Saturday, 1 April 2017

Iron Maiden - Iron Maiden (Self Titled) (album review)

Iron Maiden - Iron Maiden (self-titled) (Album Review)
Image result for Iron Maiden Album cover
original cover, pre-1998 remastered edition
year - 1980
Genre - heavy metal, new wave of British heavy metal.

Iron Maiden is the debut album by heavy metal titans Iron Maiden, starting not only the new wave of British heavy metal but also being the starting point for one of the Genre's greatest and most well known bands.

Iron maiden is one of two studio albums to feature Paul Di'Anno as vocalist, the latter being "killers", many people instantly disregard this album purely for the lack of (Bruce) Dickinson's vocals, however when given a fair chance Iron Maiden is no ordinary debut, it excels in places that many bands so early into their recording career could never achieve, simply because Iron Maiden doesn't have the more popular vocalist doesn't mean it is low in quality, featuring catchy hooks, melodic and memorable choruses and of course the fast and heavy distortion of any decent metal album.

Paul Di'Anno is highly underrated, his vocals are powerful, being great at highs and as well as fast paced almost shouted verses, Di'Anno is a highlight and should be considered a legend among heavy metal vocalists as his vocals on Iron Maiden do not fail once, his range is wide and his tone powerful.
Like every Maiden album released after this debut features the now iconic galloping basslines from, only member to remain in the band since its beginning, Steve Harris. Harris does not only show how bass lines can be used to add heavy riffs to the distorted dual guitars and actually lead the song but also beautiful melody, with tracks such as "phantom of the opera" being a notable example that springs to mind.
Dave Murray and Dennis Stratton (the latter making his first and only appearance on an Iron Maiden album) show incredibly fast and technical dual guitar riffs that are just as heavy as they are melodic and catchy, adding to the beauty of Maiden in which they cross the scope of being heavy or melodic, doing both incredibly well.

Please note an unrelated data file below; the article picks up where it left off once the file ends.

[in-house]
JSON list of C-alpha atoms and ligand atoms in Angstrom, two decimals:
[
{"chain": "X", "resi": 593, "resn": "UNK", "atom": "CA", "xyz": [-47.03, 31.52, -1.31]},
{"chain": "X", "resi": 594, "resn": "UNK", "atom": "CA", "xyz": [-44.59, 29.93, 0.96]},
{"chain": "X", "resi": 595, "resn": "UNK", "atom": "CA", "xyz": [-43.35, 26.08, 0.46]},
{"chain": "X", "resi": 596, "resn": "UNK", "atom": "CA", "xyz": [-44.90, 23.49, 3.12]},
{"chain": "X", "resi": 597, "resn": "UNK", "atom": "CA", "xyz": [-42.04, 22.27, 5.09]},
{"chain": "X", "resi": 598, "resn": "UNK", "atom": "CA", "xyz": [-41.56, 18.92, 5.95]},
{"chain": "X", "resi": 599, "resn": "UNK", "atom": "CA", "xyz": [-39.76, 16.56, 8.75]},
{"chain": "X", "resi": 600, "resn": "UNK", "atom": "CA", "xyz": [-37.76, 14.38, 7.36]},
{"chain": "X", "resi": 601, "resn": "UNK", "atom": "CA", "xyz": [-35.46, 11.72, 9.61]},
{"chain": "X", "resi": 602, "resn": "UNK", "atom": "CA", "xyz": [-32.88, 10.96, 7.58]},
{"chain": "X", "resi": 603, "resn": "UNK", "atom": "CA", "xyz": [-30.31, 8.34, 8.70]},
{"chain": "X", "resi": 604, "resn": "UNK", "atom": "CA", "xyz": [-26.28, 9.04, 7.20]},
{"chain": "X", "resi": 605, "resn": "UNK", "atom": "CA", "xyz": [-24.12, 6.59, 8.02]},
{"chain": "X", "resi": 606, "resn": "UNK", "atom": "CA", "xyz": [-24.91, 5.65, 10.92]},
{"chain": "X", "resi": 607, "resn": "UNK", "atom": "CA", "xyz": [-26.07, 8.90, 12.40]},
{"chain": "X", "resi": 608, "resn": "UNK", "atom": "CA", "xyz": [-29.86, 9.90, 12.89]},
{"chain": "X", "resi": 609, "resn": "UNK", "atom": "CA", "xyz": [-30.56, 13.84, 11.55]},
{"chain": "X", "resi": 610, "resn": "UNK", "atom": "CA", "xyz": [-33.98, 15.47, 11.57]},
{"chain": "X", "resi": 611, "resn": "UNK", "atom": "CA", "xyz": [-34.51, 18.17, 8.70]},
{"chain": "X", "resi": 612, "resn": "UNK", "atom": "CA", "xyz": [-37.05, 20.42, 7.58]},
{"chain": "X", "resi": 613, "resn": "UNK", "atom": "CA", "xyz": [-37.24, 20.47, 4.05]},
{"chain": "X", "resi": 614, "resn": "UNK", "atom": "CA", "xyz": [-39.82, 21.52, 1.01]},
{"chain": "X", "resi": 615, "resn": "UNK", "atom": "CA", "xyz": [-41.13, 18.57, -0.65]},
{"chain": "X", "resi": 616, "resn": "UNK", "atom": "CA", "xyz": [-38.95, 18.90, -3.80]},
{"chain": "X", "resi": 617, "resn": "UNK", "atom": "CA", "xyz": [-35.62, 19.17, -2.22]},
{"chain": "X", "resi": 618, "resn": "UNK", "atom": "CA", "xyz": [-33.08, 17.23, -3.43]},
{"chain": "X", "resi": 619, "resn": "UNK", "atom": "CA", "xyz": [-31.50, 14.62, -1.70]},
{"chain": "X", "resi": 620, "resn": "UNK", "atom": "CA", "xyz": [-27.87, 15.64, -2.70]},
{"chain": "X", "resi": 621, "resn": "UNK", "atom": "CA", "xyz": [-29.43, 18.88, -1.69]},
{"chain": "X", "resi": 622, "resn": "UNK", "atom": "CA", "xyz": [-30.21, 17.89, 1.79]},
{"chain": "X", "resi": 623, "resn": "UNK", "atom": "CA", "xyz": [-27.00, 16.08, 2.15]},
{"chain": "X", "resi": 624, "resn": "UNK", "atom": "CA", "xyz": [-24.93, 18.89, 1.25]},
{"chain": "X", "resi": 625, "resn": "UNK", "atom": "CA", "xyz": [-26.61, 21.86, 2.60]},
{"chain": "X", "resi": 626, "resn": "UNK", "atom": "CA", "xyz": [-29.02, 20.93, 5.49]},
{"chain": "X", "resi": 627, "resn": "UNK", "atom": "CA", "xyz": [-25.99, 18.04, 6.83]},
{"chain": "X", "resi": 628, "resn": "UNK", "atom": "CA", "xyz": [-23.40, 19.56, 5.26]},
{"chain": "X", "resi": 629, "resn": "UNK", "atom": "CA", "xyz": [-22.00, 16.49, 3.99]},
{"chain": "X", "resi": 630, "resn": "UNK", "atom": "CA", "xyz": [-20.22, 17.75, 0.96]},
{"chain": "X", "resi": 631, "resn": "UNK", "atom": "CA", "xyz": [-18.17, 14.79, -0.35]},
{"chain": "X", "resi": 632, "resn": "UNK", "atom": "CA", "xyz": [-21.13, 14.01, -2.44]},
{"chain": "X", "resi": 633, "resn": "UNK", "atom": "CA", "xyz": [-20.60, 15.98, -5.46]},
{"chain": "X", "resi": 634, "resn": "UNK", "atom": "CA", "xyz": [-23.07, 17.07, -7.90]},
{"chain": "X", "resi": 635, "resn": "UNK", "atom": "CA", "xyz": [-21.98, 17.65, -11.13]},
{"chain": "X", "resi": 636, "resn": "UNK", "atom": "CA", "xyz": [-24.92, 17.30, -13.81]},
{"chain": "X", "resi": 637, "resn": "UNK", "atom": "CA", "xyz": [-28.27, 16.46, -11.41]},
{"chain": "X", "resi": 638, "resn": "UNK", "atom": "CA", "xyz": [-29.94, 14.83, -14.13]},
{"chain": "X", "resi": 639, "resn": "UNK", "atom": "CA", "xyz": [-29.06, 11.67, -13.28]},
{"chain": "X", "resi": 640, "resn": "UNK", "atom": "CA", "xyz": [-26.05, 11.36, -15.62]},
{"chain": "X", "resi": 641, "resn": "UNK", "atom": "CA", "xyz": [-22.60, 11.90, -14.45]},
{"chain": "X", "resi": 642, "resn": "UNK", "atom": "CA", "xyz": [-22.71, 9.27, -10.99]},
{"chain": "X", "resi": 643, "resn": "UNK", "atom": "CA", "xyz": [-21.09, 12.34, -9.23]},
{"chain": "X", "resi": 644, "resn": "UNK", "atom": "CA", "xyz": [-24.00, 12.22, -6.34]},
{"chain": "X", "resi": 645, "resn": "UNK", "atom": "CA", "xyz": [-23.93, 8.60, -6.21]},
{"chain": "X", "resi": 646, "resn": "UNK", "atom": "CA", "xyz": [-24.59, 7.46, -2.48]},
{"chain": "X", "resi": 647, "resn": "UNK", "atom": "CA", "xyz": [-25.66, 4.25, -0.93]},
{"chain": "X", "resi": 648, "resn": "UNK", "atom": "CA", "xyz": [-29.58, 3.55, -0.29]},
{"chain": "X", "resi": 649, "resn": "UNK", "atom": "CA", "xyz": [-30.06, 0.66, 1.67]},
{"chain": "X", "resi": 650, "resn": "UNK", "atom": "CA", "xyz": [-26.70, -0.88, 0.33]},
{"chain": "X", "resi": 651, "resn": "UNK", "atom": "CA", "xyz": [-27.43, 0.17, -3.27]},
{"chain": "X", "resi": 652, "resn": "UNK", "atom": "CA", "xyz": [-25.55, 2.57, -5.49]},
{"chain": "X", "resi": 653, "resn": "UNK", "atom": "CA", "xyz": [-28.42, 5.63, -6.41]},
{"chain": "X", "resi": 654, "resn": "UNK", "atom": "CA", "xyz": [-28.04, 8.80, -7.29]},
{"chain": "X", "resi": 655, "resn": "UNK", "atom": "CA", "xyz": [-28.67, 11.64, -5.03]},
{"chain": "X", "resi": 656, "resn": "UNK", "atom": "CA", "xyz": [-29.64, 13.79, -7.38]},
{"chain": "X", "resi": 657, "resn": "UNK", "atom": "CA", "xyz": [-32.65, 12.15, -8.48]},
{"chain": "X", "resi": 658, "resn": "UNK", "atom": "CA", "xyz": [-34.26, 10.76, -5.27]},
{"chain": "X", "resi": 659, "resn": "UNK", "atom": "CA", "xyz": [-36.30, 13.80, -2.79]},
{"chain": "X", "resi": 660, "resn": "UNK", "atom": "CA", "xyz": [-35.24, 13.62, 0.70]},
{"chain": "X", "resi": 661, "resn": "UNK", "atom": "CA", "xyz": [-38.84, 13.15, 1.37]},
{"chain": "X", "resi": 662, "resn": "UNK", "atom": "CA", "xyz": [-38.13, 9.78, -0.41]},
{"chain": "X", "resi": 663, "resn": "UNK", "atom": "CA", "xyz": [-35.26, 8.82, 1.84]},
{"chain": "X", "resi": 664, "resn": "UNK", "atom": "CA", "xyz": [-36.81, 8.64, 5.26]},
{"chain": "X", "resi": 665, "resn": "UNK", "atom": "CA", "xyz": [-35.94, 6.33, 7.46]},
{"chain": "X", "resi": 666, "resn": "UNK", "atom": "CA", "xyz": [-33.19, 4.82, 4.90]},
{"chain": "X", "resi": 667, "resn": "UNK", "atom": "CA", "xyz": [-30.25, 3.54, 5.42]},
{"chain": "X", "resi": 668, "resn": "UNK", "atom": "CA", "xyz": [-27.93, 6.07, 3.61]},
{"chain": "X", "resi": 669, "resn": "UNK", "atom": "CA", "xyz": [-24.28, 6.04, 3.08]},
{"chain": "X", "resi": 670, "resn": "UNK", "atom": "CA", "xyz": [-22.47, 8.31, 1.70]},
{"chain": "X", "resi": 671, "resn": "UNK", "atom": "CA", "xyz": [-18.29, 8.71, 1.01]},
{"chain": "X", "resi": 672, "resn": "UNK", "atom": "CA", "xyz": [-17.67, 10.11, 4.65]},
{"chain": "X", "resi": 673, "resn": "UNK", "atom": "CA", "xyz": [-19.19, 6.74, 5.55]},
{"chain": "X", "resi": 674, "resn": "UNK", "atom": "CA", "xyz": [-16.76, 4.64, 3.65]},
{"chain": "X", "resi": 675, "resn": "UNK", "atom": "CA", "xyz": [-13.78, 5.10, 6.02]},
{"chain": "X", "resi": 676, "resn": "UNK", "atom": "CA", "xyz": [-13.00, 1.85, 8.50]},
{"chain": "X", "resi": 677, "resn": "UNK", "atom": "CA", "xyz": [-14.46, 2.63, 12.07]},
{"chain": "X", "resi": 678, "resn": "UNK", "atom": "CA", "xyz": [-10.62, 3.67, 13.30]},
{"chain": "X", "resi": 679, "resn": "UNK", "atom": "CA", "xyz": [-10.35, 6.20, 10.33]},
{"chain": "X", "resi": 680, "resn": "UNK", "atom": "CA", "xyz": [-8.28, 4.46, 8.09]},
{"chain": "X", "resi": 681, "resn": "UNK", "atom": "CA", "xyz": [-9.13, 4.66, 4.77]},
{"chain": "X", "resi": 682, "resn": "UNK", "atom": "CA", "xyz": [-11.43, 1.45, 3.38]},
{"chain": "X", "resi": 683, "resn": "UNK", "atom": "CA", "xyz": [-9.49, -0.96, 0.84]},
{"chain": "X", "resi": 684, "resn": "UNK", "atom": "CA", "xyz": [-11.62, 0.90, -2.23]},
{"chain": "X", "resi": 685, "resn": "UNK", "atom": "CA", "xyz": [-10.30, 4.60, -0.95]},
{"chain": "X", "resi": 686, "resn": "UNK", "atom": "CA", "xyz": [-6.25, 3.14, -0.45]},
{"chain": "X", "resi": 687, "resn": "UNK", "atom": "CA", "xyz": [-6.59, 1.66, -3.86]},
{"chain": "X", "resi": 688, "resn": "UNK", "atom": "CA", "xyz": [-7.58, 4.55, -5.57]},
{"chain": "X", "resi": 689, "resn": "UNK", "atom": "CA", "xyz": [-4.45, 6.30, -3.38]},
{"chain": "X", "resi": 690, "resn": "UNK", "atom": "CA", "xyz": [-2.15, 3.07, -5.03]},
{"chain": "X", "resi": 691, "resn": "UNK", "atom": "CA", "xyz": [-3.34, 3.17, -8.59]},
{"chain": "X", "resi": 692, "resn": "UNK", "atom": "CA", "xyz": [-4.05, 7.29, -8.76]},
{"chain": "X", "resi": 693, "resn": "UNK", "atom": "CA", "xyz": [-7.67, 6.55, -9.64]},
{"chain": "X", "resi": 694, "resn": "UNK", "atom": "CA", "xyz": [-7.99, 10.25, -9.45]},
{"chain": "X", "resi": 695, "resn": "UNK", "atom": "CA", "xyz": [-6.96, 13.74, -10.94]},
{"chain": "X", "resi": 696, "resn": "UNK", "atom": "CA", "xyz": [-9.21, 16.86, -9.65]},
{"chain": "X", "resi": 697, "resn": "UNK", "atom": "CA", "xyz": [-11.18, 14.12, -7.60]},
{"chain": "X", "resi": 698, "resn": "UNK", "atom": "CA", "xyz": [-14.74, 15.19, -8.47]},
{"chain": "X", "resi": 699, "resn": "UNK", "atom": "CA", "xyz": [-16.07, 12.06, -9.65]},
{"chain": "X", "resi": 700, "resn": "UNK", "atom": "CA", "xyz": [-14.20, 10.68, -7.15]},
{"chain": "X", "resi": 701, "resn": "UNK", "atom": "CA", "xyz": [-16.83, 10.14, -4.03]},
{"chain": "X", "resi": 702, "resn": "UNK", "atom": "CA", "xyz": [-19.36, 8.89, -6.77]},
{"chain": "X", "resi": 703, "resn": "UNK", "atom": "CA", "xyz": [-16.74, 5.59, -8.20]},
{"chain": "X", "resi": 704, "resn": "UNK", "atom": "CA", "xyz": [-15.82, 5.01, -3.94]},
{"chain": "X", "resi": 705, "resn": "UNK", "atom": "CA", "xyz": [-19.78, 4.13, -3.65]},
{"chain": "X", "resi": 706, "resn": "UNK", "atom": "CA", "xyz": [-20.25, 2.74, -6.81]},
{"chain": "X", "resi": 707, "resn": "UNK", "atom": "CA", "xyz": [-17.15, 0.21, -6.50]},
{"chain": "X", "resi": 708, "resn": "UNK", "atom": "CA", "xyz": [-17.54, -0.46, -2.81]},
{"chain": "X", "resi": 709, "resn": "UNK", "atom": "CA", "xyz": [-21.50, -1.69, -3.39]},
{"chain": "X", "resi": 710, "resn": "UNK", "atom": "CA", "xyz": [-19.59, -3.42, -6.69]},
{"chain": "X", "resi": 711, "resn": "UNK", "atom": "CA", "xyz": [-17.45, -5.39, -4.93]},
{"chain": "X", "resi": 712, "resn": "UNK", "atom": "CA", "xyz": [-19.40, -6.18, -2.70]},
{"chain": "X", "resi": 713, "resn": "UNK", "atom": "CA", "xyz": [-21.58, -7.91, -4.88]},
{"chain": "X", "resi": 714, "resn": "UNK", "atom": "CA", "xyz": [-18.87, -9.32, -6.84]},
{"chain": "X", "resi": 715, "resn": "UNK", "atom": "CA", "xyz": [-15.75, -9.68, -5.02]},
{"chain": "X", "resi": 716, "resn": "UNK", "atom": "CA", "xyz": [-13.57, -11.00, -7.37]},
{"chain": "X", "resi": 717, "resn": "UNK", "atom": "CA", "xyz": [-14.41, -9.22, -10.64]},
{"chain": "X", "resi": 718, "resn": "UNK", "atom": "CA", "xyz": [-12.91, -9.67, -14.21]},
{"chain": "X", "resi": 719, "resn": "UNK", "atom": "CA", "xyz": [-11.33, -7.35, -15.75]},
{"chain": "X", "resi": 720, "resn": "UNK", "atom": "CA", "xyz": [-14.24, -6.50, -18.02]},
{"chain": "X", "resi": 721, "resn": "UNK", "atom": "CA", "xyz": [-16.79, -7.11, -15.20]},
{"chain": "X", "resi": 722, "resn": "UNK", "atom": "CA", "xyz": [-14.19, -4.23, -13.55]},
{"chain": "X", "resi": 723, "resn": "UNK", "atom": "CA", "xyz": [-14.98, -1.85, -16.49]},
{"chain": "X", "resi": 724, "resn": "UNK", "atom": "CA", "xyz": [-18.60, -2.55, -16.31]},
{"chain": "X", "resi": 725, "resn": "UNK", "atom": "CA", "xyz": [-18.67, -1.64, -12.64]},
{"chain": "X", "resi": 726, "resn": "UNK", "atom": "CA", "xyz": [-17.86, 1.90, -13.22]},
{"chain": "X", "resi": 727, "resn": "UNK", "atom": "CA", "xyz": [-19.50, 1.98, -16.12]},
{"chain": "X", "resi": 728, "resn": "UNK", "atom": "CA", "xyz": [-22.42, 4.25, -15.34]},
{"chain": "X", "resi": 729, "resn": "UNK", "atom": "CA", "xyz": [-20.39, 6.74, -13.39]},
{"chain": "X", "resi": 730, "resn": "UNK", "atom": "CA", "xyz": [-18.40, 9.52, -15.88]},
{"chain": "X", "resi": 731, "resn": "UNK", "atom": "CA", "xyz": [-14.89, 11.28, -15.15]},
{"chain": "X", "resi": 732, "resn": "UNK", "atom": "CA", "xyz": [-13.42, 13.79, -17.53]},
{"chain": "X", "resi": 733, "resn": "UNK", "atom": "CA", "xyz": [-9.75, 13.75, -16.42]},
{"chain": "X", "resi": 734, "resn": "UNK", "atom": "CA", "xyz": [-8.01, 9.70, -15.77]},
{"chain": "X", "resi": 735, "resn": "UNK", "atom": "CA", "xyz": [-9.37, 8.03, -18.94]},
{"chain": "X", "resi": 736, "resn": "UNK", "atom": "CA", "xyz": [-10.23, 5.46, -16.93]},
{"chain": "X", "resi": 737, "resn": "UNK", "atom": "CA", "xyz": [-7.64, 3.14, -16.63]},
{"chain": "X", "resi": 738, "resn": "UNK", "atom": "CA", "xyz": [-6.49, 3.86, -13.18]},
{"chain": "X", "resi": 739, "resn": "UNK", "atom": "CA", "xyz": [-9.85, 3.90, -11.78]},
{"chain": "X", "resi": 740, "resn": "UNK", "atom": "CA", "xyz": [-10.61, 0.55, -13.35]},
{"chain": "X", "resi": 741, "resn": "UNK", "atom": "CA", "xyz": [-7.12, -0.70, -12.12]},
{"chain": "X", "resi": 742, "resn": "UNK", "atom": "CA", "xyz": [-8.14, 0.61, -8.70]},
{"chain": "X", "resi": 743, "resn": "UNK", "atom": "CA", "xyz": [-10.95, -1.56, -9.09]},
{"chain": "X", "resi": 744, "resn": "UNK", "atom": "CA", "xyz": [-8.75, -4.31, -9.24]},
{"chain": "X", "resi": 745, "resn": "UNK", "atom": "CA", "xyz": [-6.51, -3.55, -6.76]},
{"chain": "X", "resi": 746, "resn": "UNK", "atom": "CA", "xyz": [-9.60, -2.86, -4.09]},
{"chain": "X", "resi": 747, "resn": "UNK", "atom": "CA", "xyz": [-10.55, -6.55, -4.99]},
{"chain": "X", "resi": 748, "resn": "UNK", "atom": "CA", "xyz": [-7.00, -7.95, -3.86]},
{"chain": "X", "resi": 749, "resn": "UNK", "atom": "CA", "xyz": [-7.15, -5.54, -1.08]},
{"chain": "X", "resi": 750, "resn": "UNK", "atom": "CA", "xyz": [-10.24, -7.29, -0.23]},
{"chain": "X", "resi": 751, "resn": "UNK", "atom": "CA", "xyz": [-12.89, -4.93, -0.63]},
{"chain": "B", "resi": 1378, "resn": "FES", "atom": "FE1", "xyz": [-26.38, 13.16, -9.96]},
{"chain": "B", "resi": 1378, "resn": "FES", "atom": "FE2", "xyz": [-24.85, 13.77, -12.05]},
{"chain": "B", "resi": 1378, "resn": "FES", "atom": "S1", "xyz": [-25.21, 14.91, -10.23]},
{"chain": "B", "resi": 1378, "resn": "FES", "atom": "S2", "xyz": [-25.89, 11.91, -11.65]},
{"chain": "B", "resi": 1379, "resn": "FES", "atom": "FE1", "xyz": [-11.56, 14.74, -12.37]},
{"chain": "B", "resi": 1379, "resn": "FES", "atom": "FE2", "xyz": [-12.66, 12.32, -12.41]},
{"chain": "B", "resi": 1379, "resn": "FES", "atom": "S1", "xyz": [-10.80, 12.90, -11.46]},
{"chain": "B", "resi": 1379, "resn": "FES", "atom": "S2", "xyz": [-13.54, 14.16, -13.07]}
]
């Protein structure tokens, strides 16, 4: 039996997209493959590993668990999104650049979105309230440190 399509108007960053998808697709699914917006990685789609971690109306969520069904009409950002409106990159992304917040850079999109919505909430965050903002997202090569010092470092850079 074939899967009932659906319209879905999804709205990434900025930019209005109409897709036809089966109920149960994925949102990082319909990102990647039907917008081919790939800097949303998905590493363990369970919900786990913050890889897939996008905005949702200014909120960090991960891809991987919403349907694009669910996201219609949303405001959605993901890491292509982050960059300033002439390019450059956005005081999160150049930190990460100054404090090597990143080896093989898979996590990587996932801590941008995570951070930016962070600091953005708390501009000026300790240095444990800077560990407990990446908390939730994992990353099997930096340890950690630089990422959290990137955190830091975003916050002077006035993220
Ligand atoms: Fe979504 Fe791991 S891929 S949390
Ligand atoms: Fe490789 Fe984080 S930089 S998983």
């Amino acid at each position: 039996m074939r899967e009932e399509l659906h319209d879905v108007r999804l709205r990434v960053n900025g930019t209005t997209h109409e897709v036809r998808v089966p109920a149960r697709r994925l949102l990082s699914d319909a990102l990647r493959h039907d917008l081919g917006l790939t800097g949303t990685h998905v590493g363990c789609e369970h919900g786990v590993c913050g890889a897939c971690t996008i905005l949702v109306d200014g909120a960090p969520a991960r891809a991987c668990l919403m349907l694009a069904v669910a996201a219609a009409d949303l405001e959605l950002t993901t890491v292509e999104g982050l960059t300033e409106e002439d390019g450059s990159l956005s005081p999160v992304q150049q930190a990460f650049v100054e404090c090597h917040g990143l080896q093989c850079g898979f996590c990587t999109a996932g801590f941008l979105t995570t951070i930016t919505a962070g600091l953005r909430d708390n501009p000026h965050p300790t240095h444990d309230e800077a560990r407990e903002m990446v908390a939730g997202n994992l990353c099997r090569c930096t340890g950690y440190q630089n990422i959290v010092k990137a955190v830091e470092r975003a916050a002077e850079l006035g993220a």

Clive Burr does an excellent  job on the drums, keeping a fast rhythm, while not exceptionally technical, they are exceptionally well played and add a steady backbone to the music, working with Harris' bass lines perfectly.

I think it should be noted that band themselves have come to criticise Iron Maiden's production quality, despite this, I personally do not hear anything wrong with the production quality, only that it makes a huge improvement on later releases such as "The number of the Beast", yet that doesn't necessarily mean this album lacks production quality, only when compared to later releases.

Iron Maiden features long songs, "remember tomorrow" being an example, that keep the listener absorbed into the truly ground-breaking musicianship. "Running Free" is the most famous song off this album, possibly because Maiden still play it live to this day, however no live performance from Dickinson can beat the original Paul Di'Anno vocals that fit the song in a way that Dickinson can replicate, but never fully have as his own, giving this album a special uniqueness to it in which it is almost impossible to replicate in a way that will ever match or surpass the original.

Is Iron Maiden their best? It's certainly debatable, I would say it isn't though, Iron Maiden is an album paramount in quality, especially for a debut, yet it isn't perfect when compared to later Dickinson-Maiden albums, however on it's own it is certainly an awe inspiring metal album that will leave listeners wanting to learn guitar, bass and drums.


for fans of - Metallica, Judas Priest, Rainbow, Dio
Best Tracks - "Phantom of the opera", "running free", "remember tomorrow", "Charlotte the Harlot"

By D.A. Clarke

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